From the time when a child could remember, the first thing he felt was hunger.
Hunger was always gnawing away at his body all the time. He never knew what it was like to be full.
He had always lived in the garbage dump, in the hole dug within a pile of garbage. The smell that was unbearable for others, he was long accustomed to it.
The smell seemed to have soaked into his body and blood, penetrating into his entire body, making him exude the disgusting smell from the inside out.
Everyone shunned him.
But this was the only way for him to survive.
Only by staying at the dumpsite, could he swiftly snatch the discarded leftovers and cold food at first sight and fill his hungry stomach a little.
And only in the smelly garbage dump, would those beggars that were taller than him, not come to snatch the residence he’d finally dug up.
He couldn’t remember how many times, in order to fight for a little food, he beat others till they werebadly bruised.1
No matter how strong the opponent was, he never flinched.
He had seen people starving to death. Those ugly, shrivelled corpses lying on the ground, lifeless, and a little bit decayed. They gave off the unpleasant smell of the dead, attracting vultures and mice who would gnaw on the bodies.
He didn’t want to be like that, he wanted to live no matter what.
How did a scrawny child snatch food from those who were taller and stronger than him, and survive?
By being ruthless. By being more ferocious than anyone else.
In this place where the strong devoured the weak, no one would help, one could only rely on oneself. The survivors had to be like mad dogs, even if their legs were broken, they’d have to fiercely bite off a piece of flesh from the opponent.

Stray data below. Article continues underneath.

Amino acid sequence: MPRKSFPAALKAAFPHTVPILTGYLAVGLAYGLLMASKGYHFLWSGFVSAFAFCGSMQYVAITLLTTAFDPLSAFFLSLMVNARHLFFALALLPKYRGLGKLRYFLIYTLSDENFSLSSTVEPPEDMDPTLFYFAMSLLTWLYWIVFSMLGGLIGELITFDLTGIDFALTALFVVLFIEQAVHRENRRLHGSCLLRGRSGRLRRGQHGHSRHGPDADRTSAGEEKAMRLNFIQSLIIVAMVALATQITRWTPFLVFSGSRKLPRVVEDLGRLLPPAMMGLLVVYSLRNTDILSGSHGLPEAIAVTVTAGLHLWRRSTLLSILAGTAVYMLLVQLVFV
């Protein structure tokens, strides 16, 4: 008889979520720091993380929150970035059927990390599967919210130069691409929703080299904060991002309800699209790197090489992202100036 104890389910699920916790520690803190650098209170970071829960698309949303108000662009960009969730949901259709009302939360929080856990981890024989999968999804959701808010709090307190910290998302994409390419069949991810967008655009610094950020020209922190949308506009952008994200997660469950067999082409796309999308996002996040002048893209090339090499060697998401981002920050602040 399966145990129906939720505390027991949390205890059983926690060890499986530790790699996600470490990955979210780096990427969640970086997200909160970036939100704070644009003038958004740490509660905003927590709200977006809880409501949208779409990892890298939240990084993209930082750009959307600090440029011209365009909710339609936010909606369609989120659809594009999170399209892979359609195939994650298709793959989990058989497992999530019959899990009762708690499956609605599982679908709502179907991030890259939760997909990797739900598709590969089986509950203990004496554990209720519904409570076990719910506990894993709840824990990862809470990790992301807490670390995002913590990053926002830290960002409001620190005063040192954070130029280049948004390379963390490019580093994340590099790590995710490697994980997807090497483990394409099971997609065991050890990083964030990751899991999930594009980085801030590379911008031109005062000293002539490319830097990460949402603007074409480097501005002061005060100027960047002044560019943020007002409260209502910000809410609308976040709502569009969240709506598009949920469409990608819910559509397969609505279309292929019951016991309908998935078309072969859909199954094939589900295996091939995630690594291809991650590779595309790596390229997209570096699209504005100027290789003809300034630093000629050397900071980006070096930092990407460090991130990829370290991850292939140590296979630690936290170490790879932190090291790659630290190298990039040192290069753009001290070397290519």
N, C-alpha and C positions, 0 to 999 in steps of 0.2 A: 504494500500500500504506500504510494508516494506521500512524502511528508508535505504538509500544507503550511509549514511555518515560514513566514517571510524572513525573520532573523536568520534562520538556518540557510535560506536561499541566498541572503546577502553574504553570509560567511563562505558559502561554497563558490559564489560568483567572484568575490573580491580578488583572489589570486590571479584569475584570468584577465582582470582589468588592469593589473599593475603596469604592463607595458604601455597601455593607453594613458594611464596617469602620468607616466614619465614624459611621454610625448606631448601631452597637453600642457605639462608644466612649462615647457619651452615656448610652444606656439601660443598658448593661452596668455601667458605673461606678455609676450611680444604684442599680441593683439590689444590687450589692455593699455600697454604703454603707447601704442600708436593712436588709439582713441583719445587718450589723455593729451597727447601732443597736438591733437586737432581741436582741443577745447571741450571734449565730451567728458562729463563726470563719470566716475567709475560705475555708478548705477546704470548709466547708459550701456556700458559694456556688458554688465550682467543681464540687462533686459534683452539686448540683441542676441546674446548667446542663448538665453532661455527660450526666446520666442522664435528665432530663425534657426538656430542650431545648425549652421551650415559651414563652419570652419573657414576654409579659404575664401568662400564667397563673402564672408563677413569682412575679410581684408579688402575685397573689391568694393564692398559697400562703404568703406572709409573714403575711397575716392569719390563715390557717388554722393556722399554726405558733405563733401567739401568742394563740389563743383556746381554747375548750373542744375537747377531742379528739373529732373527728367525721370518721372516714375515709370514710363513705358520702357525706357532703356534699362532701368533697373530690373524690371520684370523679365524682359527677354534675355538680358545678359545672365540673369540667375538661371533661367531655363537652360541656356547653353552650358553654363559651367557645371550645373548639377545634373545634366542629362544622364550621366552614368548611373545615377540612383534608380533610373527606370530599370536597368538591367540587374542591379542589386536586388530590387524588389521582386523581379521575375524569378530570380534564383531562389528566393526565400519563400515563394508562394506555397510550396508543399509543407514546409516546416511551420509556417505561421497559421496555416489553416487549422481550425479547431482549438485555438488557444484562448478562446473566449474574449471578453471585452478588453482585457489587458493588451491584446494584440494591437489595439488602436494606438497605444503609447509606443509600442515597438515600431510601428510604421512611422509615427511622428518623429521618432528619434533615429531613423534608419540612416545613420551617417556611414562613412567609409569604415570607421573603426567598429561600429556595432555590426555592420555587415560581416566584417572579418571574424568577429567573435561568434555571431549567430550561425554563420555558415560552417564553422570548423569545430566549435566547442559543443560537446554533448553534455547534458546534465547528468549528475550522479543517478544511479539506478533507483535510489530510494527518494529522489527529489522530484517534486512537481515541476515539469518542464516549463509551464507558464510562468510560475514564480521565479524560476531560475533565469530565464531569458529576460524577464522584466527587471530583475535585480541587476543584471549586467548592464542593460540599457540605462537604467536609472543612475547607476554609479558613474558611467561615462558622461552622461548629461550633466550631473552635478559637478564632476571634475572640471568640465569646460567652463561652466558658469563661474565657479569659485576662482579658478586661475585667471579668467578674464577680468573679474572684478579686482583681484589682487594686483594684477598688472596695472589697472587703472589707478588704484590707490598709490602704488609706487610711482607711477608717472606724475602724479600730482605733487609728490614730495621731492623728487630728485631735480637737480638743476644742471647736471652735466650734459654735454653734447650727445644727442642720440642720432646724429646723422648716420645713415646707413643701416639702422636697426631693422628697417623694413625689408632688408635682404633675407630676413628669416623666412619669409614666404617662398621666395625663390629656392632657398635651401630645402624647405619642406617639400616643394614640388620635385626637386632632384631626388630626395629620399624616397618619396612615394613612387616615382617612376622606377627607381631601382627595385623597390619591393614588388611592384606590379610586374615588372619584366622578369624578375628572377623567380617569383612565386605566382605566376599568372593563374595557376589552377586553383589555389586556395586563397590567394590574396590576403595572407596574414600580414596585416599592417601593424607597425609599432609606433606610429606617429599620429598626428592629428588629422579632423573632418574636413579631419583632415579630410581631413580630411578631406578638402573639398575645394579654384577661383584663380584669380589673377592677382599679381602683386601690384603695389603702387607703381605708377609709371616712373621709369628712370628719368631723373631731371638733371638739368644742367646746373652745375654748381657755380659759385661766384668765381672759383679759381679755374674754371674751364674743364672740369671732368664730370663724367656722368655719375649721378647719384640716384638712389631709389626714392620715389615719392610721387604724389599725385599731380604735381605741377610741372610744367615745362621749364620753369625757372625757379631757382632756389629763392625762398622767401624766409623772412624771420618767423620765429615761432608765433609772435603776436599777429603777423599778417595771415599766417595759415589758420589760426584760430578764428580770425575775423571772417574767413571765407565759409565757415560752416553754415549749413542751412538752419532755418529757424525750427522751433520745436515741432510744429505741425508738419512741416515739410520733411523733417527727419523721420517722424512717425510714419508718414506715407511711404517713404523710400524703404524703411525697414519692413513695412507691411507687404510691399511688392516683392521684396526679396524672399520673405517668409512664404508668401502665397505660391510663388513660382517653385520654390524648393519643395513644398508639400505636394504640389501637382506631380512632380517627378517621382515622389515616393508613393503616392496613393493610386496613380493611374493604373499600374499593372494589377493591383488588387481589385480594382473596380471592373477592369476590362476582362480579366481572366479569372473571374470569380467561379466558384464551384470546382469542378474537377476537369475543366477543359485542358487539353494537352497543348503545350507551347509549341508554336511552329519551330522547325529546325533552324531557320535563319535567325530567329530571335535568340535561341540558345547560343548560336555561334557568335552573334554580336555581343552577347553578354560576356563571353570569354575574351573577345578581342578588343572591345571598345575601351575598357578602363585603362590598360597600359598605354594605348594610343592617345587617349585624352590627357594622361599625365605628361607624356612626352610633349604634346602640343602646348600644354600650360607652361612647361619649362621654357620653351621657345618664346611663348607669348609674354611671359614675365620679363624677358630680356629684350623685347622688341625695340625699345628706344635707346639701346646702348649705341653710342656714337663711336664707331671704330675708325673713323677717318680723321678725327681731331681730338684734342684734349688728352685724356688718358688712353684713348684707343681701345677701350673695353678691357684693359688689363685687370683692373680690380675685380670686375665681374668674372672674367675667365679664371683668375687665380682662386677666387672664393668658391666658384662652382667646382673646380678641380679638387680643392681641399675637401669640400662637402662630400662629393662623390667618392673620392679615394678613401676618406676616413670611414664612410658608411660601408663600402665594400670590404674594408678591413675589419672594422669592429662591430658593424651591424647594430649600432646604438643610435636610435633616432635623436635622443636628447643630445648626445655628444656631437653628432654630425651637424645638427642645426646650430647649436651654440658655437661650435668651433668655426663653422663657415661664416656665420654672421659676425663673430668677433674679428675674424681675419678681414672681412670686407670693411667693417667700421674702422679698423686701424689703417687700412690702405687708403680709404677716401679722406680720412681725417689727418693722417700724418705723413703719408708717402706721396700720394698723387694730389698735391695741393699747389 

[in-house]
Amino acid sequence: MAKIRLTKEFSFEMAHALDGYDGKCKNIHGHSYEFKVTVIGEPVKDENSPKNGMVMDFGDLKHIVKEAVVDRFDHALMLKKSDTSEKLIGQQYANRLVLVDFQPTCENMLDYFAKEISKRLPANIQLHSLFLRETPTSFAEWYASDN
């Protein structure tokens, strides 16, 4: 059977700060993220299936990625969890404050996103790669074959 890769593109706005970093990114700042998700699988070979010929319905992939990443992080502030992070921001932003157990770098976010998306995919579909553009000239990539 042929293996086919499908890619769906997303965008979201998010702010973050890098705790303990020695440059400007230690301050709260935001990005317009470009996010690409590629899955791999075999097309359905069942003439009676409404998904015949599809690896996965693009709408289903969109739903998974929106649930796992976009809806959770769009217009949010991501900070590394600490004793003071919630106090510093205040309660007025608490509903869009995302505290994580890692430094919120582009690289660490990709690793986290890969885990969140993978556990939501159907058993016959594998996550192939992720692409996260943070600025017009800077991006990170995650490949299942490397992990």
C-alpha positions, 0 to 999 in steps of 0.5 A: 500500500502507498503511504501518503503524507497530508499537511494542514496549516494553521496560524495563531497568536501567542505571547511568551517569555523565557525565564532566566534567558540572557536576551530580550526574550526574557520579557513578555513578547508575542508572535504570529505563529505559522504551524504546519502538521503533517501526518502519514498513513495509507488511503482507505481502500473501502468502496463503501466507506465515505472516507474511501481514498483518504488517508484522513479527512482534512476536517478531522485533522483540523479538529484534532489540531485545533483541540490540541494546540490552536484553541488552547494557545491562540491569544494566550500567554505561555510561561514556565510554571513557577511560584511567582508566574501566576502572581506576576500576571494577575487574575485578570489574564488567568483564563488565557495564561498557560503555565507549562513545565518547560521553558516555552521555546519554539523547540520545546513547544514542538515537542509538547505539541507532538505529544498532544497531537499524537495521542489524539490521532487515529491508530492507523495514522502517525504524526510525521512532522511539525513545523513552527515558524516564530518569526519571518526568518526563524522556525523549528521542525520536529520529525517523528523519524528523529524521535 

He was once beaten all over his body. Without letting go, he abruptly bit off a finger of the man who wanted to snatch his food.
That was how he survived.
He couldn’t remember how many times he had been injured or how many times he had been in near-death situations.
He had once crawled back into the hole in the garbage dump with his broken leg and had a high fever the whole day and night. He thought he would die just like that.
But maybe it really was fate – he managed to withstand and survive.
The slums were the darkest and ugliest places in the capital. Filthy beggars of all walks of life stayed in that place, where the rubbish gathered, and where the city dumped their trash… Maybe they themselves were a part of what was being thrown out and abandoned.
They only deserved to live in this rotten, dark place.
Occasionally, when he went out of the slum to beg, all he saw were looks of disgust and abomination or evasive eyes. Even those so-called kind people, when they saw him, their glances were condescending and contemptuous, as if looking down at an ant.
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